A French Teacher and France’s State of Emergency

If France has often presented itself as a modern democracy, a Republic which values have revolved around the guarantee and protection of personal freedom and free speech, such claims no longer reflect ground realities.

France today is an empty shell of a Republic, a pretence democracy governed by an elite which has played terror, fear, and prejudices to better exert its control over a gullible populace. For all its grand-standing on despotism, France today eerily resembles those dictatorships it once slammed for being illegitimate.

And if France once did in fact held Freedom and Liberty in the palm of its Republican hand, its new state of emergency long disappeared any hope of Justice for those who still dare stand as free men.

Under the ever-suffocating shadow of the Elysee, France has learnt that any murmur against the state, any contention, and any criticism can, and will be prosecuted.

Saleh Lamrani stands testimony to France’s new dystopian reality. In February 2016, Professor Salah Lamrani, a French Literature Middle School tenured teacher in the Paris popular suburb of Seine Saint Denis was unjustly, and unlawfully suspended, following phantasmagorical claims he espoused radical tendencies.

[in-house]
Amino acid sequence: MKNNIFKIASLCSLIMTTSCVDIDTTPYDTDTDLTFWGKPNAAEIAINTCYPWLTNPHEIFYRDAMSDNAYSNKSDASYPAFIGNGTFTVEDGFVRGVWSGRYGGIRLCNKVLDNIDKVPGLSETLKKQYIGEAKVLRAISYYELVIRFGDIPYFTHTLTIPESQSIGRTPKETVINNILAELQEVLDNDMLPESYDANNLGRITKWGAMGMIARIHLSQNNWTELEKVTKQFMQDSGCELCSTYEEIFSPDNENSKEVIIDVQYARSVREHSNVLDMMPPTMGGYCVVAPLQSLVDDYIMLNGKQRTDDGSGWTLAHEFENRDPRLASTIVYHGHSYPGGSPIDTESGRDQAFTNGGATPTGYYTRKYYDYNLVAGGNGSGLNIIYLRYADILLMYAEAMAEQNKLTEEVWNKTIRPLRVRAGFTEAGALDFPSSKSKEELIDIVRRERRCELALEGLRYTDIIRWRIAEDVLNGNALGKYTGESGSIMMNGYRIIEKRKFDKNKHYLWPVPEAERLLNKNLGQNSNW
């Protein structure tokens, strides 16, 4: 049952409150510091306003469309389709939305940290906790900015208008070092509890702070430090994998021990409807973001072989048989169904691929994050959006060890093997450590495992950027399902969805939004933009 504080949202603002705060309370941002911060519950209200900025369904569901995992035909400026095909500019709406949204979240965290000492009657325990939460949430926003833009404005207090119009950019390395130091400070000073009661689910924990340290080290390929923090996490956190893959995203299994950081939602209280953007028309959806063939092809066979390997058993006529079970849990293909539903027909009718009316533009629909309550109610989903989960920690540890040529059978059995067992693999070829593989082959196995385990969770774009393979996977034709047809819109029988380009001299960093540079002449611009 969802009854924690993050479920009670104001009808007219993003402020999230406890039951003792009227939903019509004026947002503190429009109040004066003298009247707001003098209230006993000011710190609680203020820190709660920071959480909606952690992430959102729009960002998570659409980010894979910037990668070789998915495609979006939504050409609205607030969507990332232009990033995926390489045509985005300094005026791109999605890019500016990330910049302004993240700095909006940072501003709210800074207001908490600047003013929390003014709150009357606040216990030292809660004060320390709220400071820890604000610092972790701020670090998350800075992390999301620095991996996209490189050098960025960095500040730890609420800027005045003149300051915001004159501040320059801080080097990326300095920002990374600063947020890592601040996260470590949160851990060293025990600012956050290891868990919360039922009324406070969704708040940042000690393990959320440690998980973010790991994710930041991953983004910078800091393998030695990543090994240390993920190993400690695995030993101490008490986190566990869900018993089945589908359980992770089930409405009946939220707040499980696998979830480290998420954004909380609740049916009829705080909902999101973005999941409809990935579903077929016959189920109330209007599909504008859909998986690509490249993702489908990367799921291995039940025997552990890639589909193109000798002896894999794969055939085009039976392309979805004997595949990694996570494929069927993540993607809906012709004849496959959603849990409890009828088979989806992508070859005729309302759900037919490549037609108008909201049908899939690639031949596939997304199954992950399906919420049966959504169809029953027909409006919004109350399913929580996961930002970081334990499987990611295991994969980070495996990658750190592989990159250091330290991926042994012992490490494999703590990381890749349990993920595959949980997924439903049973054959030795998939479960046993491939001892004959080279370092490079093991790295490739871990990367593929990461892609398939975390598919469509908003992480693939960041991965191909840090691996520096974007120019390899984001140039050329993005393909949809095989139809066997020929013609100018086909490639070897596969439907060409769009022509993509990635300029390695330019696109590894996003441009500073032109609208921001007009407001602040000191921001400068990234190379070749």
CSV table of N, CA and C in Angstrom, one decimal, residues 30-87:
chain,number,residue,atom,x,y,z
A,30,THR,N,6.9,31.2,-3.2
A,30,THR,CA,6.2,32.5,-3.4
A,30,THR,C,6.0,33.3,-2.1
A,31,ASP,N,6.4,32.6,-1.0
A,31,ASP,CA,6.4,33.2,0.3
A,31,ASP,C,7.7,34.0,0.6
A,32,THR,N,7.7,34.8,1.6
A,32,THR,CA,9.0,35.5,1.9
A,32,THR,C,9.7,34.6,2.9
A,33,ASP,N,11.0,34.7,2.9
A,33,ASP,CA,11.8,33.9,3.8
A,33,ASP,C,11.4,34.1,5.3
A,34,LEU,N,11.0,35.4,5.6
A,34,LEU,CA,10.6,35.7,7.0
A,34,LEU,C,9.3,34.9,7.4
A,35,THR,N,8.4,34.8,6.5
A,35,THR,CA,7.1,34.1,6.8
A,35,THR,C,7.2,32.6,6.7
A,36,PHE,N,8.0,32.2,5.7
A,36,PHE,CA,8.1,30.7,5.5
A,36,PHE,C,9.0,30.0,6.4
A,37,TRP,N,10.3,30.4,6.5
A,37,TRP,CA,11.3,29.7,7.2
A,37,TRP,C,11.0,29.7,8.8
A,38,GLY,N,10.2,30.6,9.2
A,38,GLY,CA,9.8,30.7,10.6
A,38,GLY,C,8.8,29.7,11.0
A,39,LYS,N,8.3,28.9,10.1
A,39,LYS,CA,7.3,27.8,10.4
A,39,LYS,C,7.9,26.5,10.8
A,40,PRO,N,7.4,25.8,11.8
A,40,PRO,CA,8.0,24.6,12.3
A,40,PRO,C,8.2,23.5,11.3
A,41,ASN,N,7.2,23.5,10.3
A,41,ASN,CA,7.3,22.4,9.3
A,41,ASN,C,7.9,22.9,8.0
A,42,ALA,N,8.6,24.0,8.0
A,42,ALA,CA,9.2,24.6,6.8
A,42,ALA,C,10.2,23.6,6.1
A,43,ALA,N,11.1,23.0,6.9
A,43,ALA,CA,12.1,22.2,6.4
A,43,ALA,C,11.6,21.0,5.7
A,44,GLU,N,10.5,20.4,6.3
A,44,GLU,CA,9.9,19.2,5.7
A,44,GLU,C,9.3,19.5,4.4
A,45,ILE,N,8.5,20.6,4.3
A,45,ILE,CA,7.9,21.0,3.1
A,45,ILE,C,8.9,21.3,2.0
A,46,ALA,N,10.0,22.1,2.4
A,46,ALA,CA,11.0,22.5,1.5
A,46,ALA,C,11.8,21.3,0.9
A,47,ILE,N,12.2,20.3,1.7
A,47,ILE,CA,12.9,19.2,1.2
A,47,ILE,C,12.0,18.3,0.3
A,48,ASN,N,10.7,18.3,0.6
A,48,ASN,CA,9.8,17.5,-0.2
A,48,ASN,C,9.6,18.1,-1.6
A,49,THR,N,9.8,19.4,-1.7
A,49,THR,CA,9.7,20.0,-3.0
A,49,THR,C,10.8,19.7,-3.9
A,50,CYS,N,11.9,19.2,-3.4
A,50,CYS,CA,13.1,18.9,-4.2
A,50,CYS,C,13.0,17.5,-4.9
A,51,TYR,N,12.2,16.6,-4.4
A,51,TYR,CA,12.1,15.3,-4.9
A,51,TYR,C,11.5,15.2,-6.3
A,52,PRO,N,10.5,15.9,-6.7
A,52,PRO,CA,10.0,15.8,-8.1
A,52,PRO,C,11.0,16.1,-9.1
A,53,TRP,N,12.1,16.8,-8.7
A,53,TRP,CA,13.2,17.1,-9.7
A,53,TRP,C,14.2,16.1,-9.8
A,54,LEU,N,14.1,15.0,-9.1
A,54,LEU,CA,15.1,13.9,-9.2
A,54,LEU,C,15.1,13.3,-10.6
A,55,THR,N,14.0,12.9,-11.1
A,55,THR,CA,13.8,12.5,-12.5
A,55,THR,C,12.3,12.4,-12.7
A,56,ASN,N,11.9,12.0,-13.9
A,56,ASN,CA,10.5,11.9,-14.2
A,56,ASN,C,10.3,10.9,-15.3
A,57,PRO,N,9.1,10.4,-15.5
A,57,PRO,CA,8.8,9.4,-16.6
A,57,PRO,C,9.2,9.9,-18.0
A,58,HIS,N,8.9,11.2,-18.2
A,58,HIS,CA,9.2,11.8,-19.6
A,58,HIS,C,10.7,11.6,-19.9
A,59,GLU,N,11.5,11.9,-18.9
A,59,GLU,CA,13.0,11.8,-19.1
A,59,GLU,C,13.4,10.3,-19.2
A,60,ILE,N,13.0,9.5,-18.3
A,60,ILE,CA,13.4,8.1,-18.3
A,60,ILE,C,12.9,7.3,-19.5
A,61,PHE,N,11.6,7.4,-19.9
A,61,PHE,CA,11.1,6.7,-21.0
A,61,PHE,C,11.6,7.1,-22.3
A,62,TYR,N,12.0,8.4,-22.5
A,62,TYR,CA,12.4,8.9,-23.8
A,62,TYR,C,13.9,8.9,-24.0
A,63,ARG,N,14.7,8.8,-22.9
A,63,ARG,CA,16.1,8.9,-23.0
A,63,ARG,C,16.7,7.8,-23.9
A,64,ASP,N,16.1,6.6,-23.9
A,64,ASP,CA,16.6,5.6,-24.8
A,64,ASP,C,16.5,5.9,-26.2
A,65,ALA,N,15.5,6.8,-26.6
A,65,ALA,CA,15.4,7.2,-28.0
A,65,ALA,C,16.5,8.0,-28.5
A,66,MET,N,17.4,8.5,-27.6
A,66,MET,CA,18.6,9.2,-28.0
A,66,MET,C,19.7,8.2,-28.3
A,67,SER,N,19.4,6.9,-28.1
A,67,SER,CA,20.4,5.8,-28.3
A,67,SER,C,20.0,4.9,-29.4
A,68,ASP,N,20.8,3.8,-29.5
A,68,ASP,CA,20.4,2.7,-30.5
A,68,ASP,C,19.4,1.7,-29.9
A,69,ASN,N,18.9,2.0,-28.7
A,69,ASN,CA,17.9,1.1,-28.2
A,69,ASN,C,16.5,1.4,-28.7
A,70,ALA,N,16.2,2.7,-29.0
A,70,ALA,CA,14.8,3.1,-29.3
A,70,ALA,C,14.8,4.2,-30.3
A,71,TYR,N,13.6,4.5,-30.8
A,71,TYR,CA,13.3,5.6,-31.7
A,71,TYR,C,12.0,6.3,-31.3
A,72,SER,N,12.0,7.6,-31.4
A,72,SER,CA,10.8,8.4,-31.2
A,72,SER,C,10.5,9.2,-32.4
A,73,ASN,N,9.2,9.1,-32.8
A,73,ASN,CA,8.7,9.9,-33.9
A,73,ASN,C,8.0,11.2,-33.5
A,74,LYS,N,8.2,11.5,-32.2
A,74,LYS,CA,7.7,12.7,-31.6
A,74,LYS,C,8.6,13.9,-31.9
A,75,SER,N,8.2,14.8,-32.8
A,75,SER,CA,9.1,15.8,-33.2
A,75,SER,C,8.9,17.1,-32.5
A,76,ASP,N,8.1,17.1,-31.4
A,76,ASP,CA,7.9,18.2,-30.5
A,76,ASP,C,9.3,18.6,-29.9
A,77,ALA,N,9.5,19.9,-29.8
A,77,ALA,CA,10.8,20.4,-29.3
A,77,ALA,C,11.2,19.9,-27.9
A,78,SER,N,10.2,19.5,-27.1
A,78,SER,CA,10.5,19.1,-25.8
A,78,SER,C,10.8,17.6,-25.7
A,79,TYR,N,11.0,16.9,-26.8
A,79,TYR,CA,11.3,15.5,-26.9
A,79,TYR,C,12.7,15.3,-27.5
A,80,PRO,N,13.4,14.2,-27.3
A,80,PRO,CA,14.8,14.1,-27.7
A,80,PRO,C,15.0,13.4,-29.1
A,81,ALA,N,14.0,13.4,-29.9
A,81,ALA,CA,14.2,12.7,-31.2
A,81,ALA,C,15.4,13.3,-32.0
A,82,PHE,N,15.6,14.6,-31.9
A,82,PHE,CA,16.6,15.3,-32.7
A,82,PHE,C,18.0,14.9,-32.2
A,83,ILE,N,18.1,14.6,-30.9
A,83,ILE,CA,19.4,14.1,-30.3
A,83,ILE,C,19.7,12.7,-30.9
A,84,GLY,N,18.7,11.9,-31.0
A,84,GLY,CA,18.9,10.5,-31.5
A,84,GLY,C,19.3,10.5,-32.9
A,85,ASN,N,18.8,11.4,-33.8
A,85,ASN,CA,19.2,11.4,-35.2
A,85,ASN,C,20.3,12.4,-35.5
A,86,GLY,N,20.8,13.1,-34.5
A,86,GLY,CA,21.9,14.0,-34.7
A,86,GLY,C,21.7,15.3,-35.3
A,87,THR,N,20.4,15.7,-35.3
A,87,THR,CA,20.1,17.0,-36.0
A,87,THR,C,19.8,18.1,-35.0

Mr Lamrani, whose professional file remains without so much as a blemish, exemplifies France’s descent into ultra-national fascism – this new sense that France needs to stand puritan and absolute in the declaration of its values – even if it means … especially if it means, silencing those who still dare live pluralism as a God given right.

It all began with one teacher’s love for writing and a passion for the French language. A tradition which gifted the world of the likes of Jean-Jacques Rousseau, Emile Zola and Baudelaire has risen today a tyrant, suppressing thoughts, words and philosophies, wielding fear and repression to better bully so-called potential dissidents into not just silence but intellectual uniformity.

A free thinker, Mr Lamrani came to clash with a narrow-minded head-teacher, both a product and a tool of the “system”. Mrs Khadidja Bot, his head-teacher did not approve you see of his writings, his ideals, and the ideas he explored and debated on his own personal blog. Never mind the fact that, she, had not right, and more importantly no jurisdiction over his thoughts.

Never mind that, she, a person of authority working for the Republic, should have abided by those principles which read still: Liberty, Equality, and Fraternity.

For he, a teacher of the Republic weighted on matters of politics and foreign policy, he was castigated by a system which demands intellectual submission.

Because Mr Lamrani openly challenged France’s state of emergency, a zealot Mrs Bot took it upon herself to “teach” him a very republican lesson – that freedom comes at a price … a heavy one at that!

In an interview I conducted with him on February 14, Mr Lamrani explained how his troubles stemmed from the implacable authoritarianism his school’s most senior figureheads demonstrated against his person.